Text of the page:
Morbidelli fends off Miller in final lap thriller as Mir seals MotoGP title

Franco Morbidelli fights off Jack Miller in a thrilling last lap battle to win the Valencia MotoGP, while Joan Mir's seventh is enough to wrap up the 2020 MotoGP title
Franco Morbidelli, Valencia MotoGP, 13 November 2020
Franco Morbidelli, Valencia MotoGP, 13 November 2020

Franco Morbidelli has collected his third victory of the 2020 MotoGP World Championship season after prevailing in a thrilling last lap tussle with Jack Miller, while Joan Mir’s steady run to seventh place saw him clinch the 2020 title.

A race that steadily built in momentum prior to a crescendo of a final lap as a charging Miller took the fight to Morbidelli right up the to the finish line, victory means the Italian is now equal with team-mate Fabio Quartararo in terms of victories this year (six in total for Petronas SRT Yamaha) and has ascended to second in the standings.

However, while it was Morbidelli’s race, the day otherwise belonged to Mir and Suzuki, the Spaniard holding his nerve to safely bring the GSX-RR home in seventh position. While he needed a podium to guarantee the title regardless of where his rivals finished, with Alex Rins only fourth and Fabio Quartararo crashing out, the maths still worked in his favour.



Starting from pole position for the second time this season, Morbidelli kept his cool as fellow front row starter Miller swept past into turn one, only for the Aussie to run wide and allow his Yamaha rival back in front.

From here Morbidelli eked out his advantage with a series of almost identical lap times, even if Miller never allowed the margin in front to get far beyond a single second. However, with just under ten laps of the race remaining, a telling fastest lap from Miller announced the start of the Pramac Ducati rider’s fight back.

Latching onto the tail of the M1 just as they began the final lap, Miller duly got the slipstream he needed to send the GP20 up the inside into Turn 1, but a cool Morbidelli would simply switch it back to nose in front into Turn 2. 

Undeterred, Miller - looking to become the tenth different race winner in 13 races - pounced again into Turn 3 with an inch-perfect move, only for Morbidelli to return the favour with a beautifully executed retort into Turn 4.

From here Morbidelli would keep the Ducati man in check, tactically pausing on the apex to prevent Miller from getting the drive out of the bends needed to set up a pass into the next one.

With a relatively short run out of the final corner to the finish line, Morbidelli held on to claim a victory that, while largely lights-to-flag like his previous two successes in Misano and Catalunya, was certainly harder fought.

Completing the podium for the fifth time this season - and for a second weekend in a row - was Pol Espargaro, the KTM man making a strong start that briefly had him up to second on the opening lap to complete another lucrative weekend for the Austrian marque.

Even so, he had some fortune come his way after Takaaki Nakagami’s bid to secure an elusive maiden MotoGP podium came unstuck as the pair tussled. Recovering from a difficult opening few laps, Nakagami began to make headway as the race tipped over into its second-half with pace that would have likely seen him catch Morbidelli and Miller before the chequered flag.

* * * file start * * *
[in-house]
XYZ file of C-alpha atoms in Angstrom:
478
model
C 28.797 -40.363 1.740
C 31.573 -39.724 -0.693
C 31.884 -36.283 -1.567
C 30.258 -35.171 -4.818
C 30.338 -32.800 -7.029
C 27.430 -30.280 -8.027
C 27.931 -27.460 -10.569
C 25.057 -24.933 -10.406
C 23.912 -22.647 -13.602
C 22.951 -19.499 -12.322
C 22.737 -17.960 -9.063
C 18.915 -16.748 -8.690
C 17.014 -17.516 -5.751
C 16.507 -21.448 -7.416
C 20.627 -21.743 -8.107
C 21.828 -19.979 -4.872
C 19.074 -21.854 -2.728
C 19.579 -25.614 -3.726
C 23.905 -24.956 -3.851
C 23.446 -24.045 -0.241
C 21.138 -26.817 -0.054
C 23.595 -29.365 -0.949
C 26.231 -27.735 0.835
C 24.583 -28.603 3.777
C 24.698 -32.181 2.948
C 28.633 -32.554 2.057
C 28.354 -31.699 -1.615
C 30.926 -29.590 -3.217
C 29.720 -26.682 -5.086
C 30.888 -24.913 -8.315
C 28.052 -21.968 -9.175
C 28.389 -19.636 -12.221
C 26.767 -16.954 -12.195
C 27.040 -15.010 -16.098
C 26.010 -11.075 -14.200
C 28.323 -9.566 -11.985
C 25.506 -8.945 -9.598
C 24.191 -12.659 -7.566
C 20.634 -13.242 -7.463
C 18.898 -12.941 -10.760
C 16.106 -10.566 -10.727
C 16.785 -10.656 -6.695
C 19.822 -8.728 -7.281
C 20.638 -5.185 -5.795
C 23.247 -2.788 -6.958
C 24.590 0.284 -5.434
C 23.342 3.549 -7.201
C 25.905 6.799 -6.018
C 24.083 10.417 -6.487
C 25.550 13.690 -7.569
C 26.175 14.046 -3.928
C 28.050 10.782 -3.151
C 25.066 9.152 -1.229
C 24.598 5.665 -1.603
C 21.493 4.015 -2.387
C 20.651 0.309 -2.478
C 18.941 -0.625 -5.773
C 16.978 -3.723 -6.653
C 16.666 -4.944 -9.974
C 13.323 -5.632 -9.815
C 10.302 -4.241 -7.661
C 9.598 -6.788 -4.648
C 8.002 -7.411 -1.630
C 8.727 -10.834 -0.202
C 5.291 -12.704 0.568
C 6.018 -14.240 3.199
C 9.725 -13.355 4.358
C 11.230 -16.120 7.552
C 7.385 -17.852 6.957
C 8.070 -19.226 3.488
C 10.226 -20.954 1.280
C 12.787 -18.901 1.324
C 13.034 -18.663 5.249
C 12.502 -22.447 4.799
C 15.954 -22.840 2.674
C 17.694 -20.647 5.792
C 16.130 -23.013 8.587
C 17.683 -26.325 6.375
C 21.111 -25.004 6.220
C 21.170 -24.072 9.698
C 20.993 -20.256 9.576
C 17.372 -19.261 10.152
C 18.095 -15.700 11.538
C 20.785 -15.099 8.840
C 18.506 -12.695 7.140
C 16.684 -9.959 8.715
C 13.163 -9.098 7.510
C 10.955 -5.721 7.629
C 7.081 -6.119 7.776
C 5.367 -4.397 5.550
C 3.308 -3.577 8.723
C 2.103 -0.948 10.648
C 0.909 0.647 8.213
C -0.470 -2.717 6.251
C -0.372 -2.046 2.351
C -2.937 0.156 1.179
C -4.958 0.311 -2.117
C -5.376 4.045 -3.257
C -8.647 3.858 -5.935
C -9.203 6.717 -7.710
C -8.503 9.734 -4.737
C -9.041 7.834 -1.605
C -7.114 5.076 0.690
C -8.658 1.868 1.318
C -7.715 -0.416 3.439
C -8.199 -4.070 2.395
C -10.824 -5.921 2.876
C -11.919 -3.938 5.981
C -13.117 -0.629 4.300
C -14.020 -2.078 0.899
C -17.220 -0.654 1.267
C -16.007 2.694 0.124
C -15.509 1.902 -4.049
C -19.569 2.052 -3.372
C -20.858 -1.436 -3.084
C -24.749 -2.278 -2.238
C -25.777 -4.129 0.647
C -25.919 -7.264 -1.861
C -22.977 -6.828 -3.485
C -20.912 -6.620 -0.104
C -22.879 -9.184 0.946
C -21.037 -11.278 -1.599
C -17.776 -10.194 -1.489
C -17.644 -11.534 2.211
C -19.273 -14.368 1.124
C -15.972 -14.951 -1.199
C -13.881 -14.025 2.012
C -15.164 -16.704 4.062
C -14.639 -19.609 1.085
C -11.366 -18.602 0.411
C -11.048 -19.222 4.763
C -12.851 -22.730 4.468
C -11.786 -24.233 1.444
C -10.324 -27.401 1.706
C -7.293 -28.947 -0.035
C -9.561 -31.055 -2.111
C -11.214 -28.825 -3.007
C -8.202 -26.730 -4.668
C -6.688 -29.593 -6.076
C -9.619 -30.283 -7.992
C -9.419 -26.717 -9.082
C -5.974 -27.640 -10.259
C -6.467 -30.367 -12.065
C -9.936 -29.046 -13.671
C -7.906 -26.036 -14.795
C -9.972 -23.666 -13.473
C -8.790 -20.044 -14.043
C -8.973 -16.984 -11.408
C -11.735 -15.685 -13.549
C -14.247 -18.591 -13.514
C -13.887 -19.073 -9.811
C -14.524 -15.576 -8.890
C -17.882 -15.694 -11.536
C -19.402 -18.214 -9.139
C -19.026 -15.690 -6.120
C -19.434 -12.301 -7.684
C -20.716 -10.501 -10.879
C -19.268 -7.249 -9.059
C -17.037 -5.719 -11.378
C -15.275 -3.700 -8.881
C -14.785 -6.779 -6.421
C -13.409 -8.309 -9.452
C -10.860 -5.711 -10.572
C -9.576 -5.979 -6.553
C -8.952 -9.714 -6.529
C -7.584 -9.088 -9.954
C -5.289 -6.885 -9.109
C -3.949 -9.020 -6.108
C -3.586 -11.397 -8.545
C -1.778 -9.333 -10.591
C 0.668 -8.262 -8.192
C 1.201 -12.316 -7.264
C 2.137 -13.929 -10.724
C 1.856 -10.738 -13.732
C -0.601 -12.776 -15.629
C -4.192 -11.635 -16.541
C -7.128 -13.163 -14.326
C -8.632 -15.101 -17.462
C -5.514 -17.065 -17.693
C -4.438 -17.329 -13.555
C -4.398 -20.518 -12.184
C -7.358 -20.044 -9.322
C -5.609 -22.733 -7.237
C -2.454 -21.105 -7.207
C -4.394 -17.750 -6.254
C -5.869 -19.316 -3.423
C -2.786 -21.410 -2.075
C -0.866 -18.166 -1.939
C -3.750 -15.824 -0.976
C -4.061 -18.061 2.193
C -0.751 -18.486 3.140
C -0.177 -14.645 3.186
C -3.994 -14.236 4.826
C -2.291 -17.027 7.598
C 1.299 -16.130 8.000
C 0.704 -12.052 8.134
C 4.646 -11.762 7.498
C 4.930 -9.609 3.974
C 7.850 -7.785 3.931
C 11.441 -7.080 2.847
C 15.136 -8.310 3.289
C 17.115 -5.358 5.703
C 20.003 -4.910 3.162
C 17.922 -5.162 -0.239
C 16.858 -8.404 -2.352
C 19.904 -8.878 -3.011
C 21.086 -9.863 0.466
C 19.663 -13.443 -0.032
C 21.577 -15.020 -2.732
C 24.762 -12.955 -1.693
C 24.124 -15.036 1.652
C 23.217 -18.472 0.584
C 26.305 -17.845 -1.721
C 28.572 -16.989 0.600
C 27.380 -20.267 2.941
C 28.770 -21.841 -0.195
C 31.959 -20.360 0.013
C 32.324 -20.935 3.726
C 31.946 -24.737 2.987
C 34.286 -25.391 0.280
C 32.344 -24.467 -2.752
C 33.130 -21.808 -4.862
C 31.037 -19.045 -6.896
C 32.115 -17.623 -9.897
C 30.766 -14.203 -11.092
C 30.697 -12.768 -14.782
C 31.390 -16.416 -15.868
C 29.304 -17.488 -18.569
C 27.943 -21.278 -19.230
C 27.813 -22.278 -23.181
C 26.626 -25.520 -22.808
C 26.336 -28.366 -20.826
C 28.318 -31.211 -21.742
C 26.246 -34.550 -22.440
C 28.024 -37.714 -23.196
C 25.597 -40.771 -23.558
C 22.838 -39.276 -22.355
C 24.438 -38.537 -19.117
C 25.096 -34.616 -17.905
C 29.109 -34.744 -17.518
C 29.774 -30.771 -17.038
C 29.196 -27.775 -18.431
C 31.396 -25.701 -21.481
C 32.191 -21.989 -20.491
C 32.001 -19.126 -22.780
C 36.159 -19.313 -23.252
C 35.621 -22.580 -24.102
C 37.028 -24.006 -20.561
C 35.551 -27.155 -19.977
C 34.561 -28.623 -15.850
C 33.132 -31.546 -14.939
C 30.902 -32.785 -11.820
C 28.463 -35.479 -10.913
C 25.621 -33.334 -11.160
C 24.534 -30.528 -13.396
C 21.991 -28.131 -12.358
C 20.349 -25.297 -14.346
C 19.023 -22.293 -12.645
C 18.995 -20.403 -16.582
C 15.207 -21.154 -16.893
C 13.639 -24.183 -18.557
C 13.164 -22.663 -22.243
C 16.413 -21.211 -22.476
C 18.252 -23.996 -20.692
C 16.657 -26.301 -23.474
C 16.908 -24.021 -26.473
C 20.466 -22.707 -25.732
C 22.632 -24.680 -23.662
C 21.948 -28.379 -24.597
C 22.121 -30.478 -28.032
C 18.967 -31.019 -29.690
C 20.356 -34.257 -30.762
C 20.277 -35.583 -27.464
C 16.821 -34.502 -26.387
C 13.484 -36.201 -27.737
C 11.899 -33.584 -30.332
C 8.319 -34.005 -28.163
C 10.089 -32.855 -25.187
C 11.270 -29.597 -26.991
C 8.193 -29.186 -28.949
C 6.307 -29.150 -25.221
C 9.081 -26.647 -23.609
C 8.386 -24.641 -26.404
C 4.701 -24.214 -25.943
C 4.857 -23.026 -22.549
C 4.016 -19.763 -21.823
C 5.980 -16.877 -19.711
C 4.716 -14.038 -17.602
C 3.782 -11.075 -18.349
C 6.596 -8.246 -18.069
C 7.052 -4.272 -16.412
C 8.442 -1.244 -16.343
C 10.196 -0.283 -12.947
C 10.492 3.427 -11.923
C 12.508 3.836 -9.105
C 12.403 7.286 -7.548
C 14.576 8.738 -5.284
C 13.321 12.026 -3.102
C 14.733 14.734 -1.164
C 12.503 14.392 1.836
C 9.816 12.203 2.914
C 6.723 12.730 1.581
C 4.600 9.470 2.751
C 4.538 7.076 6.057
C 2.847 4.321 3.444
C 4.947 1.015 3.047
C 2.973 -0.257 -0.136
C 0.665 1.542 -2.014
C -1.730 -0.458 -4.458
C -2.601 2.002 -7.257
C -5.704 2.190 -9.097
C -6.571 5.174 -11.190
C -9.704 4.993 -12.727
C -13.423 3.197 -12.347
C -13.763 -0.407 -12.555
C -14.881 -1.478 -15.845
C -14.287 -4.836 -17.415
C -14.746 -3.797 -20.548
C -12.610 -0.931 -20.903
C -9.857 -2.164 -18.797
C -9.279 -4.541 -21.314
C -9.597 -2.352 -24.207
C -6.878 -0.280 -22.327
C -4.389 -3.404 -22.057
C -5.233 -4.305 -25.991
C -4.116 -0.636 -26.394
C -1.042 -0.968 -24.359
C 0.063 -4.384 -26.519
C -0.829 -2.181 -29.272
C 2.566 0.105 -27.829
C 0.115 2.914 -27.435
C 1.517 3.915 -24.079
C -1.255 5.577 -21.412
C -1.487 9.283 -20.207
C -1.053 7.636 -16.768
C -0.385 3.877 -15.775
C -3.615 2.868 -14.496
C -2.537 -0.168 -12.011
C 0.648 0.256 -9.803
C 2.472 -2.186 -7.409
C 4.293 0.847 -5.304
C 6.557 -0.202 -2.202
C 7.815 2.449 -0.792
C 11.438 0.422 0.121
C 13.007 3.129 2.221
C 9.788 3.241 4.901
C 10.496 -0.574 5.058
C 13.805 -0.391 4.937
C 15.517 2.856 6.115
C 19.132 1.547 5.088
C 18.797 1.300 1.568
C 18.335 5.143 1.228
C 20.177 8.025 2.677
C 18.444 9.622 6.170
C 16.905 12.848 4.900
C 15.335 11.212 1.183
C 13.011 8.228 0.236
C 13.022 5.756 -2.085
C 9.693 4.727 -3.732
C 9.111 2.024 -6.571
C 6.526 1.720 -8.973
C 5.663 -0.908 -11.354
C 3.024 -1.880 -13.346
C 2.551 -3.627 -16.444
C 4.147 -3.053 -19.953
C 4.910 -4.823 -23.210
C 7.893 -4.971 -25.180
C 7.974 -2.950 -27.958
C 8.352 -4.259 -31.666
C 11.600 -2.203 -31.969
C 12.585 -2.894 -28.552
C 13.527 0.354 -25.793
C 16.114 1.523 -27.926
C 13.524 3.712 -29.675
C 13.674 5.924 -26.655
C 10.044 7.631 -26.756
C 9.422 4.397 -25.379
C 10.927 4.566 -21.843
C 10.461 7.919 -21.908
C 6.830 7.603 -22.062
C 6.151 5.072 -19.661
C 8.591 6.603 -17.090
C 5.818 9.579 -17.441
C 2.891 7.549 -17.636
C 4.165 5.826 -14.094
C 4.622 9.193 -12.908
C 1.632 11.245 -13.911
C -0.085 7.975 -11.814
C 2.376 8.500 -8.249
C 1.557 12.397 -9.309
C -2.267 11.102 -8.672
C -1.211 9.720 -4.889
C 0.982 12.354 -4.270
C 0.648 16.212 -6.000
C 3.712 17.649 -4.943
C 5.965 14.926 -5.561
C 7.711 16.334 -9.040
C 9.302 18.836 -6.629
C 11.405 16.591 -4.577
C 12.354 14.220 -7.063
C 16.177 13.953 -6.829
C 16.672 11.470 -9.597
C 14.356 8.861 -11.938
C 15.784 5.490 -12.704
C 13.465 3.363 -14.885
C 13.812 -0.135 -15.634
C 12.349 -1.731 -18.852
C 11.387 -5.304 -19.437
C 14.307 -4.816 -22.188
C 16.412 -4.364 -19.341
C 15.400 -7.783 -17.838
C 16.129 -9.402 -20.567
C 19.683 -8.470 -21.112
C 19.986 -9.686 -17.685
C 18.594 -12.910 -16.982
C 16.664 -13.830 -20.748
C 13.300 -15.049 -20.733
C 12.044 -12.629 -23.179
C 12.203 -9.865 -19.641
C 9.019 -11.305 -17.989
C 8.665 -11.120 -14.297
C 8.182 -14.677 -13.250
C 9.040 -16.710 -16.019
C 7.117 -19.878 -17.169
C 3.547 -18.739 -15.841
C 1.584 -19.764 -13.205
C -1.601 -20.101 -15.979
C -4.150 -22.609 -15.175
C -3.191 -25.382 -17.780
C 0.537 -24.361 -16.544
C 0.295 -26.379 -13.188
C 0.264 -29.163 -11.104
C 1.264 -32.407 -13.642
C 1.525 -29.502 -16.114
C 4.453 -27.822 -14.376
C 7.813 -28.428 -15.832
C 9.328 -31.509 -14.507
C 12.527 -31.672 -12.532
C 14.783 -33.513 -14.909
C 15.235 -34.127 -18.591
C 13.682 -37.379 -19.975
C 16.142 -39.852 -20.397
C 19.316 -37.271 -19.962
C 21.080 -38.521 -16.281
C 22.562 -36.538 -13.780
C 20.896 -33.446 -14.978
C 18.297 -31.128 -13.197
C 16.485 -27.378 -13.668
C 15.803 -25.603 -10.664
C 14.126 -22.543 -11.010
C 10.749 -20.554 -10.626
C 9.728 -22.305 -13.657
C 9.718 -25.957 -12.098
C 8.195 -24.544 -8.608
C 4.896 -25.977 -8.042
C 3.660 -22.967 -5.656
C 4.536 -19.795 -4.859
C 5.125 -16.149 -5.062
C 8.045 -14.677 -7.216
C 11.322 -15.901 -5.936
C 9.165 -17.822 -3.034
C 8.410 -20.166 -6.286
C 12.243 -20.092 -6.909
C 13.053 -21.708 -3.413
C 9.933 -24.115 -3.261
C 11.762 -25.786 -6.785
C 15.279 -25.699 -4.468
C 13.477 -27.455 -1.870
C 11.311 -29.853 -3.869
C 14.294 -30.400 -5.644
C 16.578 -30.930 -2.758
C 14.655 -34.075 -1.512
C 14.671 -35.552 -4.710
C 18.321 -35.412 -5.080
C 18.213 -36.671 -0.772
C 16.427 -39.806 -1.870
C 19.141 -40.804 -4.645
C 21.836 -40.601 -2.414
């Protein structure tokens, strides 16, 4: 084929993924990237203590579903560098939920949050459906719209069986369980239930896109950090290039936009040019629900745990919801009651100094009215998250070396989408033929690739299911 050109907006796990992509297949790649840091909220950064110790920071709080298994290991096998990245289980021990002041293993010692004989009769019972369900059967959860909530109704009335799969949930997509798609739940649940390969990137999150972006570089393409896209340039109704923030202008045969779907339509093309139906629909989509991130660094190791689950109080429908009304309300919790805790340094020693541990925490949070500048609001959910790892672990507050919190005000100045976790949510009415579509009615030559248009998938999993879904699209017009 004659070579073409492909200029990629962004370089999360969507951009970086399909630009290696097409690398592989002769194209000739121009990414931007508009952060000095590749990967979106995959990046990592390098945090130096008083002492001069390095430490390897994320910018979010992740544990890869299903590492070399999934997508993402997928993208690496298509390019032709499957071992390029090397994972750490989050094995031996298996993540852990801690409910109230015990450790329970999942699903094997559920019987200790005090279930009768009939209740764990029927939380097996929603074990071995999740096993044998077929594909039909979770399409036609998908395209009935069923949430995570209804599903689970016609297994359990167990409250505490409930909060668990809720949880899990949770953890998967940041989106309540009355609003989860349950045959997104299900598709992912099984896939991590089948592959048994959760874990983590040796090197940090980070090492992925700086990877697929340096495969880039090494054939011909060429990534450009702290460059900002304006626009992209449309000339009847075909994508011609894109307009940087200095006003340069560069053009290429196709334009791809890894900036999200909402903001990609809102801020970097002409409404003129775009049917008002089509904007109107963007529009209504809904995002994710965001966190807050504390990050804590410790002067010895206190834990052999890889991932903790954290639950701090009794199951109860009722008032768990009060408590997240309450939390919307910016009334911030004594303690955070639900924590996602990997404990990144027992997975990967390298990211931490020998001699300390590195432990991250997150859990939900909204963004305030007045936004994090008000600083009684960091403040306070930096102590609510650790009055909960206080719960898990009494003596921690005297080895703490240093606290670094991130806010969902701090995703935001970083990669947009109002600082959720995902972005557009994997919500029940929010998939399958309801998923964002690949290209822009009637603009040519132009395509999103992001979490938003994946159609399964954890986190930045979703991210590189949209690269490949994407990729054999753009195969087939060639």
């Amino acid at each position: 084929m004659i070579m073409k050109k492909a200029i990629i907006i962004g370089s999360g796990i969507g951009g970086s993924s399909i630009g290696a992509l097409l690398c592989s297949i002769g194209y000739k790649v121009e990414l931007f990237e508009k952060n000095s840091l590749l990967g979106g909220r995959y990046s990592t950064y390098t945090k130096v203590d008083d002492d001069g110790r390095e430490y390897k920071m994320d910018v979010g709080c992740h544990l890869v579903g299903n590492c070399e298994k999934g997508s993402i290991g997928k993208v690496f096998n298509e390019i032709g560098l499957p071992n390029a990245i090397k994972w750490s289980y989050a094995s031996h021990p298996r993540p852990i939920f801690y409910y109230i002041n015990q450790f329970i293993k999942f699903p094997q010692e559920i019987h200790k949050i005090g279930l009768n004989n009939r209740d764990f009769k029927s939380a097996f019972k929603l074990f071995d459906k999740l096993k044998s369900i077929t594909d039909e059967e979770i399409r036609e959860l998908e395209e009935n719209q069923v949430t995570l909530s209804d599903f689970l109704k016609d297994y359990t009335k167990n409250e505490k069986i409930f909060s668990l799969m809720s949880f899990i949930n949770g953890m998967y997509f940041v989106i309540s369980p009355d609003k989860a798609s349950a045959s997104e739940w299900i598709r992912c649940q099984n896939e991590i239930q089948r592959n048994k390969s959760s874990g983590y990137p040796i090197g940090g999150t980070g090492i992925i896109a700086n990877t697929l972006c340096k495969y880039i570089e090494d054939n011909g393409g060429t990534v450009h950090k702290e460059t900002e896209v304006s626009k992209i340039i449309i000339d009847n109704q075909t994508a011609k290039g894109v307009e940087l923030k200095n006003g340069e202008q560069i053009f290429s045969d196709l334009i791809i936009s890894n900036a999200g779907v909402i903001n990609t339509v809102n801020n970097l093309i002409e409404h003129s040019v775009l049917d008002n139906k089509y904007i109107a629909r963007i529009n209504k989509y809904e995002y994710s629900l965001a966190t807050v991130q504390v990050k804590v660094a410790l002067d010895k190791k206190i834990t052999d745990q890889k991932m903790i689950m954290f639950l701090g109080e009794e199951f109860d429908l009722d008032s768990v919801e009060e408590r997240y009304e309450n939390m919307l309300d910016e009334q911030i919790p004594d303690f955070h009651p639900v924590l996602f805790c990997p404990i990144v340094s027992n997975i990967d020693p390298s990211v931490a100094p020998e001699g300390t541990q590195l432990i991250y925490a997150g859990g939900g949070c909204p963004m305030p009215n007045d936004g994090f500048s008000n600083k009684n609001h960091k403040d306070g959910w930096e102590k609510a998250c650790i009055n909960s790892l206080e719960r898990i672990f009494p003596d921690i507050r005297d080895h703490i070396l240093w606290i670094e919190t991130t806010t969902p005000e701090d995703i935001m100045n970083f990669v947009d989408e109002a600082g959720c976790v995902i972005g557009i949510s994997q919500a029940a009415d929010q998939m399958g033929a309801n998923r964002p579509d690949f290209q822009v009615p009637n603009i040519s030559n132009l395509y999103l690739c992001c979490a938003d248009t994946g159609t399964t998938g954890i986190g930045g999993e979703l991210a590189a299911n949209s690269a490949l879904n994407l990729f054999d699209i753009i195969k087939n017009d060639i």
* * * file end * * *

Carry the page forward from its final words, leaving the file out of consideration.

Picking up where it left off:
However, after crashing out of the lead in Aragon earlier in the month, it was to be more heartache for Japanese rider after losing the front-end of the Honda on the bumps at the final corner while overtaking Espargaro.

His retirement, together with that of Johann Zarco from sixth on lap four, ultimately played into the hands of Mir, who after leaving himself on the back foot by qualifying 12th, tentatively navigated his way through the frantic opening exchanges to settle just inside the top ten.

Even so, Mir’s cause had already been assisted by a dismal conclusion to Quartararo’s title dreams, beginning with a wide moment at Turn 2 on the opening lap - the result of getting his braking wrong and very nearly wiping out Maverick Vinales - before then crashing out altogether on lap nine. The leader of the standings as recently as the first Aragon race (Round 10), Quartararo has scored just 17 points from the last five races.

It meant Mir’s team-mate Rins was the only rider now with a realistic shot of keeping the title fight alive to the Portimao finale, but was always going to be limited by starting 14th. In the end, Rins made strong headway up the order to collect fourth, but it meant Mir in seventh couldn’t be denied.

Brad Binder scored his best result since Austria with a meticulous run to fifth place, getting the better of stablemate Miguel Oliveira, who in turn ensured KTM got all three of its RC16s into the top six.

Behind Mir, Andrea Dovizioso made a solid rise to eighth from 17th for Ducati and Aleix Espargaro secured Aprilia’s best finish of the season in ninth place, while Yamaha’s race day slump in form - at least with the 2020 machine - left Maverick Vinales a modest tenth.

Pecco Bagnaia picked up 11th after running wide at Turn 1 on lap two, ahead of Valentino Rossi and Cal Crutchlow, while Stefan Bradl and Danilo Petrucci notched up the final points’ paying positions in 14th and 15th.

While Mir cannot be caught for the title, it is otherwise all change just behind him as the closely-bunched riders from second to eighth swapped around again.

Victory means Morbidelli holds a provisional runners-up spot coming into the final round, which in turn affords him top Yamaha status for the first time in his career, while Rins is third four points adrift of the Italian.

Vinales holds onto fourth, rising past Quartararo who drops from second to fifth, while Dovizioso and Espargaro sit fifth and sixth. With only next weekend’s Portuguese MotoGP remaining, 20 points covers second down to sixth still.

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